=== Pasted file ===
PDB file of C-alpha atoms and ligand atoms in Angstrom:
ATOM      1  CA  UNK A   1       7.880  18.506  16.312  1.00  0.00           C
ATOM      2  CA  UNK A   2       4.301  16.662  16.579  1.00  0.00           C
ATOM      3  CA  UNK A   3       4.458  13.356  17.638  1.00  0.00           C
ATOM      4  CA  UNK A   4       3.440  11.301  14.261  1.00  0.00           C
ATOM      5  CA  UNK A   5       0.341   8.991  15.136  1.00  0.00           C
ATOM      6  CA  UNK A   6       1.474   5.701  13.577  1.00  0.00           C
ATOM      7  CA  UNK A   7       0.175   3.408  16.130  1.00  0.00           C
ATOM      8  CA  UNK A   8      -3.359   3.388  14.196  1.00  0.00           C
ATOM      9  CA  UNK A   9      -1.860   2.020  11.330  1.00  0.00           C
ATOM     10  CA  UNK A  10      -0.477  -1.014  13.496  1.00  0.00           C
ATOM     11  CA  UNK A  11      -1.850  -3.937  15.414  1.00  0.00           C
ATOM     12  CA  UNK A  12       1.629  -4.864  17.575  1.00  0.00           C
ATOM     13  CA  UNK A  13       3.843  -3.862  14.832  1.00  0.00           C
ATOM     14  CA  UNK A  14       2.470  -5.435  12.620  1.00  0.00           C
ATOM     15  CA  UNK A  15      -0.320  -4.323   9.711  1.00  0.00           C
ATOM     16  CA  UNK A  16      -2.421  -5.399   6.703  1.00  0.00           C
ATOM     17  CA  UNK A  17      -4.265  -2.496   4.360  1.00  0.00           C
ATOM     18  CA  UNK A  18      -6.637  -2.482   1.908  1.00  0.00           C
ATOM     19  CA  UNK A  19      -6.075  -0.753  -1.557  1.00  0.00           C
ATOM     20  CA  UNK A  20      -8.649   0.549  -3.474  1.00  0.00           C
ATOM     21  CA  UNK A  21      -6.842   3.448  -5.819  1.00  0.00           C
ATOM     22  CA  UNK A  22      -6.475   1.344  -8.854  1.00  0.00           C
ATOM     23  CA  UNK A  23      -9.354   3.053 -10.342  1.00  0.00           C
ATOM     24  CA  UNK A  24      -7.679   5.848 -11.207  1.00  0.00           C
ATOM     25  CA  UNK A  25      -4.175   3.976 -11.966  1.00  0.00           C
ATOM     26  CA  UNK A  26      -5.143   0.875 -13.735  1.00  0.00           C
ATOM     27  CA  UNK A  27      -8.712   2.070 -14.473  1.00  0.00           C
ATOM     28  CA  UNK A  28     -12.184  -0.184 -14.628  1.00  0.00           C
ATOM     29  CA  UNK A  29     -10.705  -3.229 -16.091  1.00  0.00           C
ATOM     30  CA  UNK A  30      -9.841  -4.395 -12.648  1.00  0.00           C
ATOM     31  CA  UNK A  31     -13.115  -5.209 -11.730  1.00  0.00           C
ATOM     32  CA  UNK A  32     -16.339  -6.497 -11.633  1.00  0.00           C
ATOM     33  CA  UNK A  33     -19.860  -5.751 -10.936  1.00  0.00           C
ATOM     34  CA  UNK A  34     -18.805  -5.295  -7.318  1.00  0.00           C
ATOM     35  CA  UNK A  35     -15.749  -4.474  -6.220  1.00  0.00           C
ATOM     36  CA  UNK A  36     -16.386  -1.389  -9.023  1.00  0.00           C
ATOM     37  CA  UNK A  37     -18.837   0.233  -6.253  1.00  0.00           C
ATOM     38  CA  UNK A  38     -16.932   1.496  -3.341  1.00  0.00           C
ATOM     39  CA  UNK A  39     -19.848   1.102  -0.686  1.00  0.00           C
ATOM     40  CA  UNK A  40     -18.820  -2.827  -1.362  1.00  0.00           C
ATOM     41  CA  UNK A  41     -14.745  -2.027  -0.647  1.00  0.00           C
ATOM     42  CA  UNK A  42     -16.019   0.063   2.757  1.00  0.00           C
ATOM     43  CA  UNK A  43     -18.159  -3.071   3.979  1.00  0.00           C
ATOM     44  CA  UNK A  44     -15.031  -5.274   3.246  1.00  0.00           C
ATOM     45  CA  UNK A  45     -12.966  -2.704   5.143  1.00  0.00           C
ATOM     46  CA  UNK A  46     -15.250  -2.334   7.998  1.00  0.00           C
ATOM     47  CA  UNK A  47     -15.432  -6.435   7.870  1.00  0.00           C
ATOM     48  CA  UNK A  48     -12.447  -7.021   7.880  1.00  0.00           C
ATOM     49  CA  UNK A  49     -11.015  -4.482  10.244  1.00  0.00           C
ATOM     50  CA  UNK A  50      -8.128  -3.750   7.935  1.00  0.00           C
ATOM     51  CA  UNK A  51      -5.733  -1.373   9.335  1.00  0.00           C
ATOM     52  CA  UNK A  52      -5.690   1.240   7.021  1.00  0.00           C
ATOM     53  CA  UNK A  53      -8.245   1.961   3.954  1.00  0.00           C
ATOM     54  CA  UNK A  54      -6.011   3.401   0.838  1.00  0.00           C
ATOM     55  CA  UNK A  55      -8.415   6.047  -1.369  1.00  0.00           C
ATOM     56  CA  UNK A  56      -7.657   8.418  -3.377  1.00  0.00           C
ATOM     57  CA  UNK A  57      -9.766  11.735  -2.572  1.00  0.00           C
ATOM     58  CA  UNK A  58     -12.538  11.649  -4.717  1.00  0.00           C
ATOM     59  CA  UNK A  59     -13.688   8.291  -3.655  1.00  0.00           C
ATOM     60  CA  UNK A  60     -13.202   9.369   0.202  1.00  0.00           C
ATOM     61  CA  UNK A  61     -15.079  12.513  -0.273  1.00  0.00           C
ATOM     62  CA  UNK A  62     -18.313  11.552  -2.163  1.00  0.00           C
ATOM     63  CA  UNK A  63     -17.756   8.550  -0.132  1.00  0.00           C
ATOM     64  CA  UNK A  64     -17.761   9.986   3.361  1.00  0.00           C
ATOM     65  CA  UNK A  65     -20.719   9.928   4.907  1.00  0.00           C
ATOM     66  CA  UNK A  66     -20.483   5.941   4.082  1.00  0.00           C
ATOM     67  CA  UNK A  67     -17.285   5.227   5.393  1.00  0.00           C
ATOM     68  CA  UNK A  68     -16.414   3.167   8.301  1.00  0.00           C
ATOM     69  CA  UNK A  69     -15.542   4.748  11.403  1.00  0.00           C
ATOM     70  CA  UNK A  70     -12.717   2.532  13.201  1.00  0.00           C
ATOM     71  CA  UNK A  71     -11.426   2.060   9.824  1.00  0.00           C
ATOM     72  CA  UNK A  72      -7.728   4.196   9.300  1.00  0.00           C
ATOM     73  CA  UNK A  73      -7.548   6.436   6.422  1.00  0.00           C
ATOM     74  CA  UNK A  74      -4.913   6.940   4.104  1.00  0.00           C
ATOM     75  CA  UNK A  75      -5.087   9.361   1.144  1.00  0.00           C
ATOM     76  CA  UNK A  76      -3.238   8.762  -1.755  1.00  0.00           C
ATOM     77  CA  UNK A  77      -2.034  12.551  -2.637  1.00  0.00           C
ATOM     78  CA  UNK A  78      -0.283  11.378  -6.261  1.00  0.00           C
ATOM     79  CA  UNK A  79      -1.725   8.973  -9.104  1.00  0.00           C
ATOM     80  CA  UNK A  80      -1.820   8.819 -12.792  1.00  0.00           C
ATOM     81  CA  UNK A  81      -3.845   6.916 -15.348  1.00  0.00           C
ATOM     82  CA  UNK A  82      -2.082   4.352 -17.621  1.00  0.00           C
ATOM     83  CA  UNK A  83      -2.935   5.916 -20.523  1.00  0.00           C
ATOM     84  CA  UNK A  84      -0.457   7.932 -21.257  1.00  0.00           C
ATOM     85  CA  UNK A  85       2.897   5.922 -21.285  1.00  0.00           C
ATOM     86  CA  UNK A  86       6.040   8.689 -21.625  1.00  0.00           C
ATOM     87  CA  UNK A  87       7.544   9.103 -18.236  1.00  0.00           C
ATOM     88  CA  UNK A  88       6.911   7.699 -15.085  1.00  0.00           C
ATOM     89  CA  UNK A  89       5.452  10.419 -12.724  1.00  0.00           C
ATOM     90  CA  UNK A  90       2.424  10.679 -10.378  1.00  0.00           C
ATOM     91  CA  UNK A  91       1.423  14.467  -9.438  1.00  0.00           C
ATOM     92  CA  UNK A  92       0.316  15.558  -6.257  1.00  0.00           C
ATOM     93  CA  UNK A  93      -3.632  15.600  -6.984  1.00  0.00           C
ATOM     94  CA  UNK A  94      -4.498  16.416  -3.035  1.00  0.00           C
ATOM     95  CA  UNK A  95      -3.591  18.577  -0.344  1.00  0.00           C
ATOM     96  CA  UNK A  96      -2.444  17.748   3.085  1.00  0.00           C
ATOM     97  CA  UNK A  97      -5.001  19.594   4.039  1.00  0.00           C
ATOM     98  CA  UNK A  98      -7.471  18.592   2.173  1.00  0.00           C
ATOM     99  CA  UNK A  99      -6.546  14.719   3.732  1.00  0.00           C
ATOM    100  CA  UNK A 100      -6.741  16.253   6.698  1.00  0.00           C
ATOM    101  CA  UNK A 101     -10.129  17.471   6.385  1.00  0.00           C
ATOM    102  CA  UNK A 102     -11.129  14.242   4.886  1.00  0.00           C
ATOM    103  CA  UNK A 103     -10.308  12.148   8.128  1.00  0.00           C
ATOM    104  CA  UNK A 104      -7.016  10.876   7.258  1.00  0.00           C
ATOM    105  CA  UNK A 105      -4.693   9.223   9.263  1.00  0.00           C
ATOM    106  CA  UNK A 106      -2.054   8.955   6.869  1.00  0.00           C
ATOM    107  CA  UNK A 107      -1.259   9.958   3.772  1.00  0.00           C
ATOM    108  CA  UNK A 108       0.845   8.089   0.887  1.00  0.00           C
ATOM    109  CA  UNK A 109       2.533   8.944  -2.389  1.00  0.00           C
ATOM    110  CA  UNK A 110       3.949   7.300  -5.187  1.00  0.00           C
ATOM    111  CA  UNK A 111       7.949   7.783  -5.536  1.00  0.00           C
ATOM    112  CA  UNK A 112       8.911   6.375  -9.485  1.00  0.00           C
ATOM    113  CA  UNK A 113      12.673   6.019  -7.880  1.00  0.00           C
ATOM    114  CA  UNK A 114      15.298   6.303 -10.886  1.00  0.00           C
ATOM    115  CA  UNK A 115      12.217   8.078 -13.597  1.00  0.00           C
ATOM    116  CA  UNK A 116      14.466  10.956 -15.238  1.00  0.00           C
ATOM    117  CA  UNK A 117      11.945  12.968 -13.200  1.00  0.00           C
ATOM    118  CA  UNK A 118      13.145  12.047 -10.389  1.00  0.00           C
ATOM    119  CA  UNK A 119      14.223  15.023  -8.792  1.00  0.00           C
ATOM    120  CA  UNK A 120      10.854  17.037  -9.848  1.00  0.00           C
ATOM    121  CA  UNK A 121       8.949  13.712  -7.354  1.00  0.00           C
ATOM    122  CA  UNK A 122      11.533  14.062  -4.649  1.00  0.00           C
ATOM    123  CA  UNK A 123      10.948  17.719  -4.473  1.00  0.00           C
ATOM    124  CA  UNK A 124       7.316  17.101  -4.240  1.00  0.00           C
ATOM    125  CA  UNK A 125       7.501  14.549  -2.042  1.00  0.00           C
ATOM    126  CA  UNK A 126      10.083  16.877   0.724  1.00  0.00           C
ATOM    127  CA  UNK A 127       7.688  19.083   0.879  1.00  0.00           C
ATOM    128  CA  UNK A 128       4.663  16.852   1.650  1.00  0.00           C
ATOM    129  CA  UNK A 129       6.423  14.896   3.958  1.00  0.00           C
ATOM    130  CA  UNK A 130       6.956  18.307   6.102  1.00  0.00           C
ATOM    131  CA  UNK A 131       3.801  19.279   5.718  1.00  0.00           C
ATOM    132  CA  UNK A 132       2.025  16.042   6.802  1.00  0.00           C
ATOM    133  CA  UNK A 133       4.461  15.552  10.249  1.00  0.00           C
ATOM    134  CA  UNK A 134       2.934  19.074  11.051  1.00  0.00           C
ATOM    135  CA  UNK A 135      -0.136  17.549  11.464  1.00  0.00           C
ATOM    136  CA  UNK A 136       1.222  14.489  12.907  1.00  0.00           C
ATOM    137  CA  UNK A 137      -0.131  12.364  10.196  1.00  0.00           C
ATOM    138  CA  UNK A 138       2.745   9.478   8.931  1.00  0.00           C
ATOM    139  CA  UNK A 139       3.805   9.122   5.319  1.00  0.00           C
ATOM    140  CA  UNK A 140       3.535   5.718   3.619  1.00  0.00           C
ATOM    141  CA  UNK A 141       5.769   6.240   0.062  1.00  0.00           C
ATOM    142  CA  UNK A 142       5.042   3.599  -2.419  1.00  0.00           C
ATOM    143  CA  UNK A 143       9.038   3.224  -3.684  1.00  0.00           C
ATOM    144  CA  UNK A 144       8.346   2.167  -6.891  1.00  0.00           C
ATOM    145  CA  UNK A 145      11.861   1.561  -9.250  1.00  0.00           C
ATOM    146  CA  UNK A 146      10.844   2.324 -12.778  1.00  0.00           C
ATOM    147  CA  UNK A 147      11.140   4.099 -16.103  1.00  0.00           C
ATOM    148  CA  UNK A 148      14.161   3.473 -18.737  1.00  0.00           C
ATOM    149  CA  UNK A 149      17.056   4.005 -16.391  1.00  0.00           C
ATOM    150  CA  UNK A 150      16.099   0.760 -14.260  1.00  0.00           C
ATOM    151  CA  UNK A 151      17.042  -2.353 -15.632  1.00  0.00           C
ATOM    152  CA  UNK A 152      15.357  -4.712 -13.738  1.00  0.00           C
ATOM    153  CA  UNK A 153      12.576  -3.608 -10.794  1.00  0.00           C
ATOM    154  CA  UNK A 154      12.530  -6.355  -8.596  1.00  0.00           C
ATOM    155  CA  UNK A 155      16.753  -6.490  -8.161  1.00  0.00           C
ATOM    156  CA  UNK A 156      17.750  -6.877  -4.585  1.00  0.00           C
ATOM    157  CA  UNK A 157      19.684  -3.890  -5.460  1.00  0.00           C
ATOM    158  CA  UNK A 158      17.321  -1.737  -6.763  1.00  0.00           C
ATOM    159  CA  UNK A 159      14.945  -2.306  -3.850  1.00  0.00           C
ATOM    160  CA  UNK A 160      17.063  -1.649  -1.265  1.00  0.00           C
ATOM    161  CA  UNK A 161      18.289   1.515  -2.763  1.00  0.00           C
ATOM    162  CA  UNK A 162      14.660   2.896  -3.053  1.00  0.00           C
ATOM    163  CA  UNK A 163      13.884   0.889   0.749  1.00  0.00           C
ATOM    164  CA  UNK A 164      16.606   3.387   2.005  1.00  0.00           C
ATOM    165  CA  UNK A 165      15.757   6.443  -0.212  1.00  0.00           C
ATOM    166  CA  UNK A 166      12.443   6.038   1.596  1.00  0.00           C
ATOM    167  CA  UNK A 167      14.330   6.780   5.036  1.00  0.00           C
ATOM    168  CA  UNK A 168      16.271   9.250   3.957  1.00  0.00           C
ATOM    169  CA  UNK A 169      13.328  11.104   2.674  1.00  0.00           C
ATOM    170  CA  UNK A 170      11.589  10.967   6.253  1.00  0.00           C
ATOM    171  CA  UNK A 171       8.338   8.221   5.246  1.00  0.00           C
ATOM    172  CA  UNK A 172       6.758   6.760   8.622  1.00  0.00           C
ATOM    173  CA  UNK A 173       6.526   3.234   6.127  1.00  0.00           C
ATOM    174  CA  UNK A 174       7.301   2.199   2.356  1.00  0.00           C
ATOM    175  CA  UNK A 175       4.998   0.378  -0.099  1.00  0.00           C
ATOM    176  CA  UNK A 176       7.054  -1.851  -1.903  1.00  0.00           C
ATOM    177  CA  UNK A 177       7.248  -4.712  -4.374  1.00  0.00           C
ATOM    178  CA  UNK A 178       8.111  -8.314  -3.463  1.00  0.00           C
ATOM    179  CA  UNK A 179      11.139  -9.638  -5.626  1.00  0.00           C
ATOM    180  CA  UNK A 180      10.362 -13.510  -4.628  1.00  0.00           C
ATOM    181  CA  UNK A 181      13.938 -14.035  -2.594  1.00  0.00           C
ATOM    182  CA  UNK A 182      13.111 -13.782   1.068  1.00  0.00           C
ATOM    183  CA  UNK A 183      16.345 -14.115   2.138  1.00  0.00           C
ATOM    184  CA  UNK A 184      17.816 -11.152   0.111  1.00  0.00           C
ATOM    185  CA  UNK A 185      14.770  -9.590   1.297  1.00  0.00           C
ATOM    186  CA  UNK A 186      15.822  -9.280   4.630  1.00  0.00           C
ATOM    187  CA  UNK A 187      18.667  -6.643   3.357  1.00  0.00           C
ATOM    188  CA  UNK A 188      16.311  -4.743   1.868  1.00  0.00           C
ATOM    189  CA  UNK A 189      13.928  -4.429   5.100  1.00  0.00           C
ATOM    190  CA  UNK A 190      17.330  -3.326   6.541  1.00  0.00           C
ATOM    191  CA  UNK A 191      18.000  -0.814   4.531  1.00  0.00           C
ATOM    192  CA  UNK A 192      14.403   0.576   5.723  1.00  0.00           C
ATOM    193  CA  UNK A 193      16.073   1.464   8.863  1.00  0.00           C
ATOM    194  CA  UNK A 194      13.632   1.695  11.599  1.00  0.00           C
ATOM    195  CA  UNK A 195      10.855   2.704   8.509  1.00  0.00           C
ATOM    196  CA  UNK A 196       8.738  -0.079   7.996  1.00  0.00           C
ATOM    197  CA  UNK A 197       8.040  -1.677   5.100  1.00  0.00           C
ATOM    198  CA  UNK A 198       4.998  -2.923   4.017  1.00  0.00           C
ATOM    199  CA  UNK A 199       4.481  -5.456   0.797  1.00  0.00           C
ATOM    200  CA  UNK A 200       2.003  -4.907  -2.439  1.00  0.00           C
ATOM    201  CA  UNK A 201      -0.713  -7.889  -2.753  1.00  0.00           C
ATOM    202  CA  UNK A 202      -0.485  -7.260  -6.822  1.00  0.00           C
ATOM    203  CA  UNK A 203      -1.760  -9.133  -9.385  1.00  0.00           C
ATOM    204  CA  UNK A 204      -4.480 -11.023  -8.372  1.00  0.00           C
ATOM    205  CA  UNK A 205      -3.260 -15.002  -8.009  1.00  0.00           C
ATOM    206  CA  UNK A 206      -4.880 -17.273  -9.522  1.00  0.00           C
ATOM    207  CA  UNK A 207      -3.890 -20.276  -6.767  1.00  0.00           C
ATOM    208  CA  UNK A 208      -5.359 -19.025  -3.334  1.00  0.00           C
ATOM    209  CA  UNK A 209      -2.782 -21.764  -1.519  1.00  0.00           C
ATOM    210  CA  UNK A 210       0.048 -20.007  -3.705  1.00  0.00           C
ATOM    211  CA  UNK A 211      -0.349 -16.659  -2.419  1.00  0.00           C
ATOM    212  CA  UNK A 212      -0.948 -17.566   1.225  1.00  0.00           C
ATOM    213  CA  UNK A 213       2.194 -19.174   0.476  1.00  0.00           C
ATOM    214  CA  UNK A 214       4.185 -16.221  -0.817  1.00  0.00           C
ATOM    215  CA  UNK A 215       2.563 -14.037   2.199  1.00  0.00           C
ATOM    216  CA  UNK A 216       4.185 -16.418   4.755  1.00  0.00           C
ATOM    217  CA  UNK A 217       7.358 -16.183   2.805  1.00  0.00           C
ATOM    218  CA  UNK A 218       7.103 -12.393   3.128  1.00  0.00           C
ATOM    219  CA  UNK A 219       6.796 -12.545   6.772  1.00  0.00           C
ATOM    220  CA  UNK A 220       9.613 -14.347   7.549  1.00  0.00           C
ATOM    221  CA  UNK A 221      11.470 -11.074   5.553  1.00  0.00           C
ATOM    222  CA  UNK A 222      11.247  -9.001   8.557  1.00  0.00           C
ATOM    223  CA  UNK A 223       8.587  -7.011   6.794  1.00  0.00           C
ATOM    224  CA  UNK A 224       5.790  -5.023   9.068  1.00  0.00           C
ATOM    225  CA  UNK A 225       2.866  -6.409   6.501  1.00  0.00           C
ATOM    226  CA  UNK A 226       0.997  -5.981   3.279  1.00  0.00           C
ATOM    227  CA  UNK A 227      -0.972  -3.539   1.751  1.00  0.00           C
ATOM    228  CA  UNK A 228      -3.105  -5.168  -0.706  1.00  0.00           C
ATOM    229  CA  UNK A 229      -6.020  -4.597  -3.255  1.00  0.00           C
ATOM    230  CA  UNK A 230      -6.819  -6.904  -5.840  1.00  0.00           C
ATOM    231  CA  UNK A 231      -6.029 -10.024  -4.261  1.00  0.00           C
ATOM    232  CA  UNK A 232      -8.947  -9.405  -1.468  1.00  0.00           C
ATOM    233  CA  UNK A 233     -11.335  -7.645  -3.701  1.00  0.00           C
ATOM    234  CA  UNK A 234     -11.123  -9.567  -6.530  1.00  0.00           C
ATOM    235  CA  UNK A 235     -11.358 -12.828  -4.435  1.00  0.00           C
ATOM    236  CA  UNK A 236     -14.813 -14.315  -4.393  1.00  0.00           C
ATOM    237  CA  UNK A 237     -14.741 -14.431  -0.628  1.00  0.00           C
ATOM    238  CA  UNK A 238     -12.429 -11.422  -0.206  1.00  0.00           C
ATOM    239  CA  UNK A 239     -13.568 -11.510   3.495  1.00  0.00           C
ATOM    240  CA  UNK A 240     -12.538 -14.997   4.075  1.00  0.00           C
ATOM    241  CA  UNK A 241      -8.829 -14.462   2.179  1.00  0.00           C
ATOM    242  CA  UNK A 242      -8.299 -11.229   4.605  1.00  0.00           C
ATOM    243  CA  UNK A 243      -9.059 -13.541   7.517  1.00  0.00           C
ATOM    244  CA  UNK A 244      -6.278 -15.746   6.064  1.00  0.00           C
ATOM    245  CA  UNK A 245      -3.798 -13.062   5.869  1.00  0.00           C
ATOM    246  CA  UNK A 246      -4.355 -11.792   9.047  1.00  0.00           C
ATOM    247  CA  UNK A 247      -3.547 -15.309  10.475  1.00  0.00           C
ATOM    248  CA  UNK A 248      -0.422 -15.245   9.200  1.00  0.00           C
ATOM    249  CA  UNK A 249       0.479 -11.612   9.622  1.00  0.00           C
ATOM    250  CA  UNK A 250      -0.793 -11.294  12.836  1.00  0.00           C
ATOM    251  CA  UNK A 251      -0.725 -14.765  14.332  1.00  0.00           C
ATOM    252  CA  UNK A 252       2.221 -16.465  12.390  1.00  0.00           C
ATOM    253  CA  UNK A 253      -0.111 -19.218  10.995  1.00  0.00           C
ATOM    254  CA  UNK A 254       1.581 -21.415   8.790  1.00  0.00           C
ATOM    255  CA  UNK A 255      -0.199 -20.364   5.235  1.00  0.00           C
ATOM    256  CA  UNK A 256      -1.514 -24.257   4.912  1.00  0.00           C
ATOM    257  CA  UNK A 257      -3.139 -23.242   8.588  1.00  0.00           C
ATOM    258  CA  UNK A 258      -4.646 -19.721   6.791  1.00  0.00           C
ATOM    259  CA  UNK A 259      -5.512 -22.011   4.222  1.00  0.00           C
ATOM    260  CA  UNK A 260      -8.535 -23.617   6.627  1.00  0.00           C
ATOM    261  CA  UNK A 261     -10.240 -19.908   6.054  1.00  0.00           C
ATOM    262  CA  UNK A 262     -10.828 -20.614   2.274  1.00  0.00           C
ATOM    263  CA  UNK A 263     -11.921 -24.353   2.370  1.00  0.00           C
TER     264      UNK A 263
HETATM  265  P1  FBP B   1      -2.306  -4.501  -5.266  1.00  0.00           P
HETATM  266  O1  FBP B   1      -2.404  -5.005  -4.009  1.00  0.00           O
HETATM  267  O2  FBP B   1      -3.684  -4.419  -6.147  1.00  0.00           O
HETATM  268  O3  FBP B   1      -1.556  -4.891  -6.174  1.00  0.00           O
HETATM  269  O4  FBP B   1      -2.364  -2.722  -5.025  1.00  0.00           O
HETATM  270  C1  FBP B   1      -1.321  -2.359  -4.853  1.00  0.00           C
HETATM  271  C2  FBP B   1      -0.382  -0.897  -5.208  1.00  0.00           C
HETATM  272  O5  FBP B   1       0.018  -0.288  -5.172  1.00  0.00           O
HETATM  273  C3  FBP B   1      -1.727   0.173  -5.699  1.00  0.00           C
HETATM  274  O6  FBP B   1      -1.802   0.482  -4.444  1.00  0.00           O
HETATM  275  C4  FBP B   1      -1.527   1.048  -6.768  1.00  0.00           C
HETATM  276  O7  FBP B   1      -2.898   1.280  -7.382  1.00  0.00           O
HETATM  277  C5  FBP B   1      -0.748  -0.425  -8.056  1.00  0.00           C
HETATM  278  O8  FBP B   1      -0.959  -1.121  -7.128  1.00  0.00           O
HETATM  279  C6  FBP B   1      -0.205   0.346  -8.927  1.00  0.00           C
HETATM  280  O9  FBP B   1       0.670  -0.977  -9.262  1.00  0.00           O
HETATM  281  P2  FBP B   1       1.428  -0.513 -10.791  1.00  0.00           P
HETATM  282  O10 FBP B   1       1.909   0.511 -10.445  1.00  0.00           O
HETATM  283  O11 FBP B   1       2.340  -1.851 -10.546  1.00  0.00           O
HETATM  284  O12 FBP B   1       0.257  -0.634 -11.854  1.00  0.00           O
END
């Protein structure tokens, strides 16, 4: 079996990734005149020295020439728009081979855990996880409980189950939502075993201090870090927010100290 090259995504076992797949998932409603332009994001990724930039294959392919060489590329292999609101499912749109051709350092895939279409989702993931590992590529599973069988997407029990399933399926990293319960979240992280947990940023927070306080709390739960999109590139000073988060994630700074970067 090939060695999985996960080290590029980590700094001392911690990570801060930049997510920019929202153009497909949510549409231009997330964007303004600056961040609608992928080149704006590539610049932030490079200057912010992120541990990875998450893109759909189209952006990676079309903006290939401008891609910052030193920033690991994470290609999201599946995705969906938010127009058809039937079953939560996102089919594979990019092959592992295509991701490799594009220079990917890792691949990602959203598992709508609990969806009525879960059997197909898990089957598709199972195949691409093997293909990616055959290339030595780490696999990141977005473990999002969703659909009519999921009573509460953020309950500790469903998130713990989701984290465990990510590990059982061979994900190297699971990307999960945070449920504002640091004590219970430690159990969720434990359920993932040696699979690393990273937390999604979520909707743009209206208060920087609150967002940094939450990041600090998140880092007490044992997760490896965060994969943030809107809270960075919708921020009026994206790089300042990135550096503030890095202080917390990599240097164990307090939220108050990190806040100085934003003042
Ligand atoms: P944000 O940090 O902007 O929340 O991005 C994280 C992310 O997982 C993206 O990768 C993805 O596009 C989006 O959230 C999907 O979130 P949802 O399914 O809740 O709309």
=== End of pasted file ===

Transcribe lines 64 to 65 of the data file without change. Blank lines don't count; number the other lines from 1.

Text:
ATOM     63  CA  UNK A  63     -17.756   8.550  -0.132  1.00  0.00           C
ATOM     64  CA  UNK A  64     -17.761   9.986   3.361  1.00  0.00           C